Head still buzzing from Walter Murch’s allusive, inspiring State of Cinema address, I slipped into Cold Weather, from a young indie filmmaker named Aaron Katz, whose first two films, as the catalogue states, are among those that “defined a movement of American ultra-low-budget filmmaking popularly termed ‘mumblecore.'”
I arrived rather late to the mumblecore party, and am not fully convinced of its pleasures. But I decide to see Cold Weather for two typically random film festival reasons: I met the director and his cinematographer, Andrew Reed, earlier today, as they were chatting with head programmer Rachel Rosen. They were fresh from a visit to Bi-Rite Creamery and eagerly reciting the multiple flavors of ice cream they’d each tried. When I suggested they visit Humphrey Slocombe, and mentioned that my favorite flavor there was Secret Breakfast (essence of Jack Daniels, with cornflakes for crunch), Katz’s knowing nod told me it was already on their list. I was charmed. And its 6:15 screening was scheduled perfectly in between Murch’s speech and another special festival event, Sam Green’s “live documentary,” Utopia in Four Movements, leaving just enough time to grab the essential cups of coffee before and after.
Before Cold Weather, the audience is thanked for leaving the “uncharacteristically warm, perfect SF day to come inside and see stormy Portland skies.” At first, I like the beautifully-photographed skies more than what’s going on underneath them. There’s a slacker guy who’s moved to Portland to share a rather bare apartment with his sister and work at a minimum-wage job, hauling tubs around in an ice factory, playing board games, going to see a friend’s DJ gig. Yawn. Hints at a shift in tone appear with the knowledge that he’s interrupted his studies in forensic science, is reading Raffles, and is a fan of Sherlock Holmes. Sure enough, the appearance of an ex-girlfriend in his life triggers something of a detective thriller plot, and a shift in tone that balances tension with humor. Another shift in tone arrives with the somewhat abrupt ending, which leaves some people in the audience audibly unsatisfied.
It’s the first screening I’ve been at with the director and other members of his crew in attendance for a q and a. As usual I find even a few minutes’ conversation adds so much to the experience – which is one of the reasons to attend a film festival. But it makes it difficult for the critic, because I also find that it engenders sympathy for the creative team. The image of all of them living in a house together during the three-week shoot, being scolded for their crummy diet by Trieste Kelly Dunn, the actress who plays the sister, is contemporary Judy-and-Mickey-putting-on-a-show. They made the movie for $100,000 (“50 times what we had for the last two movies”) -- which means they could only afford the rental of a zoom lens they fell in love with for two days. The ending (“our goal is not to frustrate audiences”) is chalked up to the fact that they thought the movie was more about the relationship between the brother and sister than the mystery.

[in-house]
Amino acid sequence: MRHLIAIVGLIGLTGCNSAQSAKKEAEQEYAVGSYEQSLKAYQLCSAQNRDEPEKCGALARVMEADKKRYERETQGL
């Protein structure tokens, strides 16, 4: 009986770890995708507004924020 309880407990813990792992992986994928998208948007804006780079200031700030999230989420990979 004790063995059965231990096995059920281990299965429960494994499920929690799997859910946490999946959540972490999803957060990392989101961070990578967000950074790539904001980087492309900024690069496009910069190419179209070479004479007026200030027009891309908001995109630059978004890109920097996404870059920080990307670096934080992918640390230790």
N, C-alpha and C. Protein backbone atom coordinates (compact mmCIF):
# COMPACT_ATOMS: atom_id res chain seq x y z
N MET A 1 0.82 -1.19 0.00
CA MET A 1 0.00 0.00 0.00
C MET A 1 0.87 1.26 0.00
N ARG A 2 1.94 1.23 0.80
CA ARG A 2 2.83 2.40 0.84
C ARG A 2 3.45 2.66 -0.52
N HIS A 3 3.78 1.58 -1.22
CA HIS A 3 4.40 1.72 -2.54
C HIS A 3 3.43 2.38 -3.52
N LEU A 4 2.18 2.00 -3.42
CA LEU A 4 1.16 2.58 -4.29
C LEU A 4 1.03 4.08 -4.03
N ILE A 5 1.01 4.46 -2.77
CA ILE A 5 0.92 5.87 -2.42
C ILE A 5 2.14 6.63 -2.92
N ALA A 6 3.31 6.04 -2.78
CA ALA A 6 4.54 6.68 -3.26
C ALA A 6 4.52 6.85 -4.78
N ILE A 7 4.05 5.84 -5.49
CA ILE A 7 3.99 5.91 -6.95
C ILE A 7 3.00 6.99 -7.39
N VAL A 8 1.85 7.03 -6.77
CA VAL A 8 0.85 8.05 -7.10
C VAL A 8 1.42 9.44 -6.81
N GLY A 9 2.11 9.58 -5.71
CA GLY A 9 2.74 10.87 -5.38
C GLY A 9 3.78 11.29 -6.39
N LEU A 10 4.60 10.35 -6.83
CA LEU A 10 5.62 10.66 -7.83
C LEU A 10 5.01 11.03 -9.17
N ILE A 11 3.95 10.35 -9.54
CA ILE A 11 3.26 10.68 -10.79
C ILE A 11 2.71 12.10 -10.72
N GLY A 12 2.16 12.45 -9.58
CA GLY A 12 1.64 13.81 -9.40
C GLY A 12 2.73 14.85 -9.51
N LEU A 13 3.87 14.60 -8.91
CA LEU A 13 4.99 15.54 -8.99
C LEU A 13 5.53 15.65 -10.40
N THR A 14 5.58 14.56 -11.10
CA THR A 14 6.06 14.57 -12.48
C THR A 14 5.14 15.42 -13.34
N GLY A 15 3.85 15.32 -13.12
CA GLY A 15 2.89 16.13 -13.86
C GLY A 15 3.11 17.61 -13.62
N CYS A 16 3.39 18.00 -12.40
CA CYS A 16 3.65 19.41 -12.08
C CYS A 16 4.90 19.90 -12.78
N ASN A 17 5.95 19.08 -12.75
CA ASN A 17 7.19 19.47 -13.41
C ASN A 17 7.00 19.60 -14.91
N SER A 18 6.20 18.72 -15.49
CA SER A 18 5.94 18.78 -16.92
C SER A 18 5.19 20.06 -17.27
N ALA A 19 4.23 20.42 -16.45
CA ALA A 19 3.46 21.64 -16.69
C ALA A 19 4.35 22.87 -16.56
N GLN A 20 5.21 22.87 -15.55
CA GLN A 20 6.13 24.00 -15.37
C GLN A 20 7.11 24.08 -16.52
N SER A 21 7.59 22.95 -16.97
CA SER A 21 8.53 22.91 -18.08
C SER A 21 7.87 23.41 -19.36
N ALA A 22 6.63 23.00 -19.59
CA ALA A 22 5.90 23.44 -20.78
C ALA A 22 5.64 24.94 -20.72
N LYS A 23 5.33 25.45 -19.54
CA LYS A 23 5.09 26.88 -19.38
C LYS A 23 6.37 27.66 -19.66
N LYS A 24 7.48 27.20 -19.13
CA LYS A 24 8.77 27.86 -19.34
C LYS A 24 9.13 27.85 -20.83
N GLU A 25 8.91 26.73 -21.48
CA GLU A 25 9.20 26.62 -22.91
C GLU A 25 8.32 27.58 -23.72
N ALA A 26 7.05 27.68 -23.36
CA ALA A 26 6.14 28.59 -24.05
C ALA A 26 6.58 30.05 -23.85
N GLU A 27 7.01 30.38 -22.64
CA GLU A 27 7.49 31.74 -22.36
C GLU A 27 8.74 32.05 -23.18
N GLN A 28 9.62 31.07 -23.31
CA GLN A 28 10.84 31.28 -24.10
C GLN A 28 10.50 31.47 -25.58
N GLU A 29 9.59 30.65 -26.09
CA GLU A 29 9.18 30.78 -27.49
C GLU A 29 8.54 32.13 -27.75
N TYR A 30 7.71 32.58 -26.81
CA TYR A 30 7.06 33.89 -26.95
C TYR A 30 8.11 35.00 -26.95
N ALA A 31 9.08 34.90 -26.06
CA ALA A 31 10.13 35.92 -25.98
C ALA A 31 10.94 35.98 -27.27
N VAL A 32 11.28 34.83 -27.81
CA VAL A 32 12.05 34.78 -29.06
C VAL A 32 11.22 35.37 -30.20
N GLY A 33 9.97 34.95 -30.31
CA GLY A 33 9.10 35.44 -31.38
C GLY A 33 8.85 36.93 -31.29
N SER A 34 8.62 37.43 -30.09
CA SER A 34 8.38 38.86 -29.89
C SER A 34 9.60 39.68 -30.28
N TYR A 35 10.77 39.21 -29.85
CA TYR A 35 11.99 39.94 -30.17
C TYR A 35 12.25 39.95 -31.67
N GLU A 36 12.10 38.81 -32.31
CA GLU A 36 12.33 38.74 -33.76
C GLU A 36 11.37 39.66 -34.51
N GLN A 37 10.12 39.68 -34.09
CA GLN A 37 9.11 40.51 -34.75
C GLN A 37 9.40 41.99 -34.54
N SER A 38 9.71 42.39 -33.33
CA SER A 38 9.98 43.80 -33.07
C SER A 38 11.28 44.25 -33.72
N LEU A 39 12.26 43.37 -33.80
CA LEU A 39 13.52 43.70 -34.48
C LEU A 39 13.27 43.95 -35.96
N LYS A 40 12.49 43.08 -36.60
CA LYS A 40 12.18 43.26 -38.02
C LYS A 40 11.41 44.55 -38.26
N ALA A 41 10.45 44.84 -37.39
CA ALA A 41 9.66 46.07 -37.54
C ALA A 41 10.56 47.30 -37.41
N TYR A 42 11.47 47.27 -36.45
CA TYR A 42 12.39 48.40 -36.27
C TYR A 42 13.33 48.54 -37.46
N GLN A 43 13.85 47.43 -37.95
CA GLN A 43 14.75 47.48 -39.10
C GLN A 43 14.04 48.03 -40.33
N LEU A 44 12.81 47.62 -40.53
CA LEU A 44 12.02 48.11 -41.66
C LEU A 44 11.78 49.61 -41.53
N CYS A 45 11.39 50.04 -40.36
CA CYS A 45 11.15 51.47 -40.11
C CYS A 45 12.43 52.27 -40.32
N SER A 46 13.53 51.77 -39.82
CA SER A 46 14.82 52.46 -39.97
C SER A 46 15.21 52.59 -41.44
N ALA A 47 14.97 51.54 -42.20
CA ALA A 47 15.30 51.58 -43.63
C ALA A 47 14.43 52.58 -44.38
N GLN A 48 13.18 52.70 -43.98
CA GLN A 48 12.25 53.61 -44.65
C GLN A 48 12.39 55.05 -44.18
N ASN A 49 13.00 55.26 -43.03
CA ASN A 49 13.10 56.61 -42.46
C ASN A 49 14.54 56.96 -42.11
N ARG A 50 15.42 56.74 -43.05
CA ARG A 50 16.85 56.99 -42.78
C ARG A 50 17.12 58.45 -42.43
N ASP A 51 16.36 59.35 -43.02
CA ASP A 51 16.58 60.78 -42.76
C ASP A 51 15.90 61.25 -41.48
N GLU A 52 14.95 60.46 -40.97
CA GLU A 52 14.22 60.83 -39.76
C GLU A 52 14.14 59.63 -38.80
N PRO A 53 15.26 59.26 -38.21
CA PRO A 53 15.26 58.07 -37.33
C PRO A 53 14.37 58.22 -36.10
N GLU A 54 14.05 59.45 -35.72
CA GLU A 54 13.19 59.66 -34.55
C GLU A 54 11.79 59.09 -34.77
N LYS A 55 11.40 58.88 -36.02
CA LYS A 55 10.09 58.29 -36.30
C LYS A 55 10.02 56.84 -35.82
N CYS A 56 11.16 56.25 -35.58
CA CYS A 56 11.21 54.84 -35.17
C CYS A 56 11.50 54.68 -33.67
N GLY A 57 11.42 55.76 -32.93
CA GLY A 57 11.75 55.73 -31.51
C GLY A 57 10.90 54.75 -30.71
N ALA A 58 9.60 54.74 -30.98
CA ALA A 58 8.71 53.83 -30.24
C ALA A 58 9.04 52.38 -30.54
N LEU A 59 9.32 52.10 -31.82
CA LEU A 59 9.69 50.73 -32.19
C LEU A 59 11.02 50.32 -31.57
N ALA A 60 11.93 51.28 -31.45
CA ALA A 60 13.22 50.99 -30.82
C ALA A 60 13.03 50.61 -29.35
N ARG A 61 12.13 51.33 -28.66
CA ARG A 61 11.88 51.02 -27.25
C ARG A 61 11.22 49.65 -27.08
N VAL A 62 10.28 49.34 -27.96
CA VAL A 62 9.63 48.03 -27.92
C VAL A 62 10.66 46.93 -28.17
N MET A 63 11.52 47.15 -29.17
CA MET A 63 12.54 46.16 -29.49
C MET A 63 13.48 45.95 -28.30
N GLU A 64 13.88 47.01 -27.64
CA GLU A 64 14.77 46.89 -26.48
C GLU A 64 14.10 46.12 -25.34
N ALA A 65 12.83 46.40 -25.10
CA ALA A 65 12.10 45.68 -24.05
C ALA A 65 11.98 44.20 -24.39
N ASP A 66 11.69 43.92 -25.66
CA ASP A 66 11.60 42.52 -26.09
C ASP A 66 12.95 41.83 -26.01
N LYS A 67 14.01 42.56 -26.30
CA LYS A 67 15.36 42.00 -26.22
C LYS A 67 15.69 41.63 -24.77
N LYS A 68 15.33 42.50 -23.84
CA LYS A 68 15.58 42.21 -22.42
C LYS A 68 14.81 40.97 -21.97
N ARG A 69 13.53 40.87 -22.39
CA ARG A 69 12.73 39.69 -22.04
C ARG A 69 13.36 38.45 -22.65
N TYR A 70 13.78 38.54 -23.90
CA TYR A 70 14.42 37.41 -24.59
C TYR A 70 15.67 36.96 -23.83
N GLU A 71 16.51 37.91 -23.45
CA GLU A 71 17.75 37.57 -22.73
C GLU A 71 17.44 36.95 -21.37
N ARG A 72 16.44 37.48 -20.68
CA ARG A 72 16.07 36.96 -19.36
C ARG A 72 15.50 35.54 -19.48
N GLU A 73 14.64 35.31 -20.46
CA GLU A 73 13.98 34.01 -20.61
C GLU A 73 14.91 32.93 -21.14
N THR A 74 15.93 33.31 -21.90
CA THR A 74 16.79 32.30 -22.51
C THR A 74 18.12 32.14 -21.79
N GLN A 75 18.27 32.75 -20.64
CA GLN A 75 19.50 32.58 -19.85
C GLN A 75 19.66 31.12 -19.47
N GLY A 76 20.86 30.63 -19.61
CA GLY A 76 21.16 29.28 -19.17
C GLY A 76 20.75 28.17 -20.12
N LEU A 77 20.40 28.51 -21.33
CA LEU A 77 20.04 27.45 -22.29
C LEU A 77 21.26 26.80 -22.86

I think the movie could serve as a pilot for a TV series about a slacker accidental-detective and his beautiful, resourceful sister – Dunn is a find, a real old-fashioned photogenic beauty in the Gene Tierney or Linda Darnell mode, verging on Ava Gardner.
What’s next for Katz and his crew? “I have an idea for a really fun period cat burglar movie.”
The largest theater in the Kabuki complex is packed out for Utopia in Four Movements, the “live documentary” by San Francisco filmmaker Sam Green, whose The Weather Underground was nominated for an Oscar. The charismatic, attractive Green prowls the vast stage, triggering static and moving images and narrating them, as a three-person group, the Quavers, hold down the right side of the stage, playing live music. Somewhere in the back sound artist composer David Cerf controls the music/sound mix.
The live narration triggers thoughts of Homer, whose name and works have been mentioned more than once this week. Green weaves together such disparate elements as a history of Esperanto, and visits to Cuba and the world’s largest (and emptiest) shopping mall in Guangzhou, China, with seductive and witty asides: brief mentions of failed Utopian groups, Le Corbusier’s chilling vision of enormous housing complexes marching across a Paris bulldozed of the past, the contents of a time capsule (a bunch of carrots?) buried at a NY World’s Fair and due to be opened in 6939 (!). Footage of forensic anthropologists excavating mass genocidal gaves in order to identify the victims and re-bury them with dignity are chilling, and apparently meant to be optimistic, though it’s hard to believe in the inherent goodness of people. “Maybe hope is faith – a little irrational.” I find some of Green’s philosophies and politics a little fuzzy, but the entire effect of the evening is marvelous and exciting, in the way that perhaps only live performance can be. Utopia in Four Movements is going on the road, appearing in future months at the Seattle and Los Angeles film festivals and Washington, D.C.’s Silverdocs in June, and the Maine International Film Festival in July.
“I wonder what else the Quavers have done,” a friend muses as we leave. “I bet you can go online and buy 3 CDs of theirs by midnight,” I say. And I’m right.